Travelling on back of a lorry from Voi to see patient in city

The journey to Nairobi was derailed after an elephant was knocked down by a goods train. ILLUSTRATION | NATION MEDIA GROUP

What you need to know:

  • The first sign of trouble on the return journey was noticeable at Voi station, when the train did not move for half an hour.
  • It was sheer luxury to ride a chauffeur-driven Mercedes 250 after the back of a lorry! My bones remembered every pothole on the road from Voi to Nairobi.

A couple of interesting episodes and we can then resume the story of my life.

Being pukka British, Marie’s penchant for the sun, sea and sand, richly inherited by Jenny and Jan, took us often to Mombasa.

After the children went to England for their university education, they came home during Easter and Christmas and we took them to Mombasa.

One Easter, they wanted to travel to the coast by the overnight train, a world-famous trip those days, like the Blue Train journey in South Africa.

The Safari rally took place during the long Easter weekend then. The journey to Mombasa was uneventful. We had a delightful Good Friday, splashing in the warm sea and walking on the beach.

On Saturday morning, at breakfast, I noticed a waiter carrying a board with my name on it. The waiter spotted us and told me that there was call for me in the telephone operator’s room.


On reaching there, I discovered that Angelo De Cunha, a surgeon in Nakuru, was calling me.

“Sorry to bother you when you are at the coast for the Easter weekend but I have an emergency, which needs your help. I obtained your where-about from the Aga Khan Hospital,” he added as he read my mind, wondering how he found out where to get me.

In case of any emergency arising with patients operated by me that week, I left my where-about with the hospital.

“The 18-year-old son of my lawyer was watching the Safari cars from his car at a vantage point, when a speeding service vehicle hit his stationary VW and injured his thigh. He was brought to me and X-ray showed a fracture of his femur,” he continued.

“I was planning to nail the fracture but found him unconscious on my round this morning. I have diagnosed him as a case of fat embolus. I read your paper in the local medical journal and noted that you have got a set regime for this rare complication, which is invariably successful and have decided with the father’s consent to send him to your care,” he said.

“I am returning to Nairobi by train tomorrow night and could see him on Easter Monday,” I replied.

“I can go straight from the station, so if you and the patient’s father agree, you can send him to Nairobi today and my registrar, who I will ring now, can start him on our regime.”

“The father is standing next to me and is nodding his approval,” Mr De Cunha replied.


The first sign of trouble on the return journey was noticeable at Voi station, when the train did not move for half an hour.

I alighted from the train and walked to the stationmaster’s office to find out why we were not moving. The office was full of people like me asking the same question.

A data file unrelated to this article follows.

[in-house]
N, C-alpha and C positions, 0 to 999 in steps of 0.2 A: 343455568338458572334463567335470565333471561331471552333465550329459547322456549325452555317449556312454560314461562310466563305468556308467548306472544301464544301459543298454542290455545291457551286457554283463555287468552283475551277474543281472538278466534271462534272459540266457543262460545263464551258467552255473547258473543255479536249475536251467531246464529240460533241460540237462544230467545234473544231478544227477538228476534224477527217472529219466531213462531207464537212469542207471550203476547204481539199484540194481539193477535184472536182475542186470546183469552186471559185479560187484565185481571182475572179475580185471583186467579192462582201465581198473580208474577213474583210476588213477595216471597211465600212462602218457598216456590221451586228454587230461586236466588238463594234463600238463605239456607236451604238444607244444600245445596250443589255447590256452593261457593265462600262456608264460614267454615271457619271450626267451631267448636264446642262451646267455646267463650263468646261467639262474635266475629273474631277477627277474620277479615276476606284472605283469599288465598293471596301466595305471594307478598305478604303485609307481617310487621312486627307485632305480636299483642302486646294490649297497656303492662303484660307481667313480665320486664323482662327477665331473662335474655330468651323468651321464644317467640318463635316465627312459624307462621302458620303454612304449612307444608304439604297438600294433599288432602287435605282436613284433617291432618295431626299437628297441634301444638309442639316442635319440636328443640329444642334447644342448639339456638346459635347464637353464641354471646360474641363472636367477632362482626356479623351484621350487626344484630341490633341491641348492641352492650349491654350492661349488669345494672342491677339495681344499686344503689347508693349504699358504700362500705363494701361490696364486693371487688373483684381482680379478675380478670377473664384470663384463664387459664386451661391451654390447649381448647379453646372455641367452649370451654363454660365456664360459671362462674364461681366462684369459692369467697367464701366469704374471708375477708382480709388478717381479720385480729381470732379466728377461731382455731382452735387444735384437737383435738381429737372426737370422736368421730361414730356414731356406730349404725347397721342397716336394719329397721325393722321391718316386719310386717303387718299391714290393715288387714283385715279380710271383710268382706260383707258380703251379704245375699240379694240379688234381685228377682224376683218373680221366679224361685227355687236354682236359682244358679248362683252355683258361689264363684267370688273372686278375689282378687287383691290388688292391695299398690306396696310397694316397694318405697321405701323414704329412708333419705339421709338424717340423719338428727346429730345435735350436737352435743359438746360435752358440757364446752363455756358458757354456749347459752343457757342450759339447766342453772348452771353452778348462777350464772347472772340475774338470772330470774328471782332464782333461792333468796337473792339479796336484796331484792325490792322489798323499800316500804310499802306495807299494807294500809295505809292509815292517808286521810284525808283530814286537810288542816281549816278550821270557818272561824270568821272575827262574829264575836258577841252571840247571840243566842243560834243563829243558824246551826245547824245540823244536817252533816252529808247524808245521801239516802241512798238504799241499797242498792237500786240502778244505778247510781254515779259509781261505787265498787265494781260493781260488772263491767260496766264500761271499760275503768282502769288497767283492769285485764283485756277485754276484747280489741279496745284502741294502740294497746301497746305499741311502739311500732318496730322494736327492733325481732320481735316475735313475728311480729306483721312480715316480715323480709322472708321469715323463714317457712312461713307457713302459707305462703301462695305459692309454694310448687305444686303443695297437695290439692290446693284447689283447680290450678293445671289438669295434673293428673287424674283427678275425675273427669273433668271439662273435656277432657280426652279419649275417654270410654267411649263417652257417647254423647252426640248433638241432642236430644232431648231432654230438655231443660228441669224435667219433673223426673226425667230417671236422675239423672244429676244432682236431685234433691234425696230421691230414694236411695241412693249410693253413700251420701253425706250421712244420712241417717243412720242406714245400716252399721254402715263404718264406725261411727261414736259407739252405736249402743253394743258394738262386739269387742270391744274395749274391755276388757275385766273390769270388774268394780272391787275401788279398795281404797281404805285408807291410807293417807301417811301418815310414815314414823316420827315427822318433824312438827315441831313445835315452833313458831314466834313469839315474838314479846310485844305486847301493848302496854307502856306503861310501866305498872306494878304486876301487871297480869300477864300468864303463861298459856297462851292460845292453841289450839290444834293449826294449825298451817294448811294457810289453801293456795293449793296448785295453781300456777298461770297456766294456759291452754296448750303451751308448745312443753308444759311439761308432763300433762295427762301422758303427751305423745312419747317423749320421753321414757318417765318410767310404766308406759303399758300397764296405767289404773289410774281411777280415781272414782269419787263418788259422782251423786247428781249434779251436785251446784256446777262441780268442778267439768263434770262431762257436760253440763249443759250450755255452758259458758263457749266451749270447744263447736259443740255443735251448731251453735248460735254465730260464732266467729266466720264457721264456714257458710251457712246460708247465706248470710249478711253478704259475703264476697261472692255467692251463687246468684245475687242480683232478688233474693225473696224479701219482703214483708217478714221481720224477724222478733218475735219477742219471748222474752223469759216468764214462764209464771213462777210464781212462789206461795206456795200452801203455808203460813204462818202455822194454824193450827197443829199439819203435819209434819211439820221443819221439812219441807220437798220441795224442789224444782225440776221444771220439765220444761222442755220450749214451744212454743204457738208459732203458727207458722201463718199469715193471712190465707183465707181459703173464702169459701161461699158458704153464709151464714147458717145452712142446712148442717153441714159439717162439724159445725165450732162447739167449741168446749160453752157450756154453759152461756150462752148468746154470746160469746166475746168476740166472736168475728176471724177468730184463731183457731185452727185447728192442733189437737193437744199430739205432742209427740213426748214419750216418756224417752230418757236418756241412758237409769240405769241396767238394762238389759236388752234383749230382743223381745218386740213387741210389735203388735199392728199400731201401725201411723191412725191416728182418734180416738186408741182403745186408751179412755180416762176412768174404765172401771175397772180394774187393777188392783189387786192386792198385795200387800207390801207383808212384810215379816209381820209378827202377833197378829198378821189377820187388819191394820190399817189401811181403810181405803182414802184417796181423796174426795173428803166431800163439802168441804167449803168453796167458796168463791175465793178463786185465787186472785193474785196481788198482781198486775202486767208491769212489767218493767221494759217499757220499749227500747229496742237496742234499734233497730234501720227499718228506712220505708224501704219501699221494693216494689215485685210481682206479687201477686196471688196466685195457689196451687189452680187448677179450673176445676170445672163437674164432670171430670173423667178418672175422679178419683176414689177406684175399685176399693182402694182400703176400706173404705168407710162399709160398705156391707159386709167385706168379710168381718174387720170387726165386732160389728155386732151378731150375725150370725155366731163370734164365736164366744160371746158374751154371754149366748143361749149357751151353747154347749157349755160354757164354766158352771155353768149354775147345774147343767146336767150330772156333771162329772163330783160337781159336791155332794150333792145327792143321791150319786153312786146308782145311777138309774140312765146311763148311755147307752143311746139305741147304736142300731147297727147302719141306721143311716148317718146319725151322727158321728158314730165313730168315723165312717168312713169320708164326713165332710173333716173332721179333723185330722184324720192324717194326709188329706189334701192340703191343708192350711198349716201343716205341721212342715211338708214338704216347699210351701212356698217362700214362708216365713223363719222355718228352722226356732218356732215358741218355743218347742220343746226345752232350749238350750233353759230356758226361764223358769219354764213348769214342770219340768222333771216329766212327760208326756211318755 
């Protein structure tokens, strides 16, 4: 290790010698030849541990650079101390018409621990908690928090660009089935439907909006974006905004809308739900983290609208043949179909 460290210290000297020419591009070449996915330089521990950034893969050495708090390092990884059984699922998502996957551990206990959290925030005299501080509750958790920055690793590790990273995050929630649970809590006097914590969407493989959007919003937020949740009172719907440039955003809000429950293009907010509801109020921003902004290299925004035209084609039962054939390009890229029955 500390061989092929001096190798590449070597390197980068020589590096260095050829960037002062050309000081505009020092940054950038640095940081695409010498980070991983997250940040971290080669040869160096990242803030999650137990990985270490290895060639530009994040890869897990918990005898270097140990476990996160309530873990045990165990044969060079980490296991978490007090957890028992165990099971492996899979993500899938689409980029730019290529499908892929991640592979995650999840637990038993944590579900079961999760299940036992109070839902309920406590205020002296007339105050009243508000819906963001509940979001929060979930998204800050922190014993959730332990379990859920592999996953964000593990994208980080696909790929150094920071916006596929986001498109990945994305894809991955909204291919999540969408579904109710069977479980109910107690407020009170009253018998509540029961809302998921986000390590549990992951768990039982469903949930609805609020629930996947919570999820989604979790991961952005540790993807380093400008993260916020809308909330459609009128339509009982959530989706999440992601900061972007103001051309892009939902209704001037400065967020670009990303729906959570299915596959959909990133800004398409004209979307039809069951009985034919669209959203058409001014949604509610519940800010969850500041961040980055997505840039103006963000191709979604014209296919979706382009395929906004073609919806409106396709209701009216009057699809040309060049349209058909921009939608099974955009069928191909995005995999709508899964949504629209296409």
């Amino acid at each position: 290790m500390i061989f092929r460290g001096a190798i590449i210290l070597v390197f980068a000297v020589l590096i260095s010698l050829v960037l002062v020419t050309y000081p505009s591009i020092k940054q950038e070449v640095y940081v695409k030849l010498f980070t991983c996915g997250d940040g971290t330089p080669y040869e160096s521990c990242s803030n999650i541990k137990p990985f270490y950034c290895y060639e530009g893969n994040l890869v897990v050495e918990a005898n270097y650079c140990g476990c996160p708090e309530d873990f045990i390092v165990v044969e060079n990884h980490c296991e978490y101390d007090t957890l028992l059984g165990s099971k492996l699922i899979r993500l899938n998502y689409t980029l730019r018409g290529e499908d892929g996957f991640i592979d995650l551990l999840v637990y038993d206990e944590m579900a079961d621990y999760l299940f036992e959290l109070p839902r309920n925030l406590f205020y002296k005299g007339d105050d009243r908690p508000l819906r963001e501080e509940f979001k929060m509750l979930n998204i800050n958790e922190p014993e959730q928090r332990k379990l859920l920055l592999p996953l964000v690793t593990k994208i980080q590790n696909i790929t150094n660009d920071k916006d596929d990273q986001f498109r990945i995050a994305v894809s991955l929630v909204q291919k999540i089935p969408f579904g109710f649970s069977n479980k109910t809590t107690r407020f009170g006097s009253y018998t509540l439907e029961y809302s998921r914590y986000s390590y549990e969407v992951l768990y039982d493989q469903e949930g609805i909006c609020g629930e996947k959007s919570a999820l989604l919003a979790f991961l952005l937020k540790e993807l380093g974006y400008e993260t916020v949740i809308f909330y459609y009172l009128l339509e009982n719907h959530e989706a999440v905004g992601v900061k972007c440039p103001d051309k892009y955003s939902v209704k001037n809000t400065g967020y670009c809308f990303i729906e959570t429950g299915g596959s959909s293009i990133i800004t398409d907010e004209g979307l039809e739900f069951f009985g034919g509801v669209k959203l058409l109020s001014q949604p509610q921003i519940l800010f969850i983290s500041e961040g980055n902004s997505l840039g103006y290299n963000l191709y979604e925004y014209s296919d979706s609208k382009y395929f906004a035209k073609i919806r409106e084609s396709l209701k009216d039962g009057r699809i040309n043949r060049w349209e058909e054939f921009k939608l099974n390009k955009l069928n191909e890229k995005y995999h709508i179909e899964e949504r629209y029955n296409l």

The stationmaster explained in Swahili: “An elephant on the railway line was knocked down by a goods train which ran ahead of your train and the dead jumbo is lying on the track and we can’t move until it is removed.”

“When do you think this will happen?” I asked. “Don’t know,” replied the stationmaster.” I have notified the headquarters in Nairobi and they are sending a team to clear the track so that we can move.”

I returned to my compartment and repeated my conversation with the stationmaster ad-verbatim and expressed doubt if I could keep my promise made to Mr De Cunha.

“I don’t mind being left on the train with the children till it moves, and see if you can get a lift on the road.” Marie said. And pointing to the children, she added. “As you can see, they are fast asleep.”


Quite reluctantly, I took up her offer and walked to the Mombasa-Nairobi highway in search of a lift. Dawn was breaking; many cars passed by ignoring me.

They saw my crumpled safari suit, unshaven face, dishevelled hair and did not consider me a safe bet!

I walked to the nearest petrol station and waited there to talk to a motorist, who stopped to fuel his car.

The first vehicle to stop there was a lorry; I talked to the driver in Swahili and explained my predicament with an orphan’s expression.

He shouted: “Hop in the back of the lorry.” I don’t think he believed me and wanted to keep me at a safe distance! Fortunately, he was in a safari mood and drove at breakneck speed with me standing holding tight to the railings, and landed me in three hours at the Baring Biscuit factory in the Industrial area at my request.

As I expected, the indefatigable, late Madatally Manji, Biscuit Baron, was working in his office, despite the factory being closed for Easter.

Looking at the state I was in, he asked: “Where have you been?” “I will explain later.” I replied. “What I need now is transport to Aga Khan Hospital, where an emergency patient from Nakuru is waiting for me.”


Mr Manji called his driver and instructed him to take me where I wanted to go.

It was sheer luxury to ride a chauffeur-driven Mercedes 250 after the back of a lorry! My bones remembered every pothole on the road from Voi to Nairobi.

The roads in Nairobi were empty – everyone had gone to the coast – and I landed in the hospital in 15 minutes flat, where the patient and his parents were relieved to see me and equally surprised by my appearance.

I might add here that the patient recovered, adding one more success to my meagre statistics.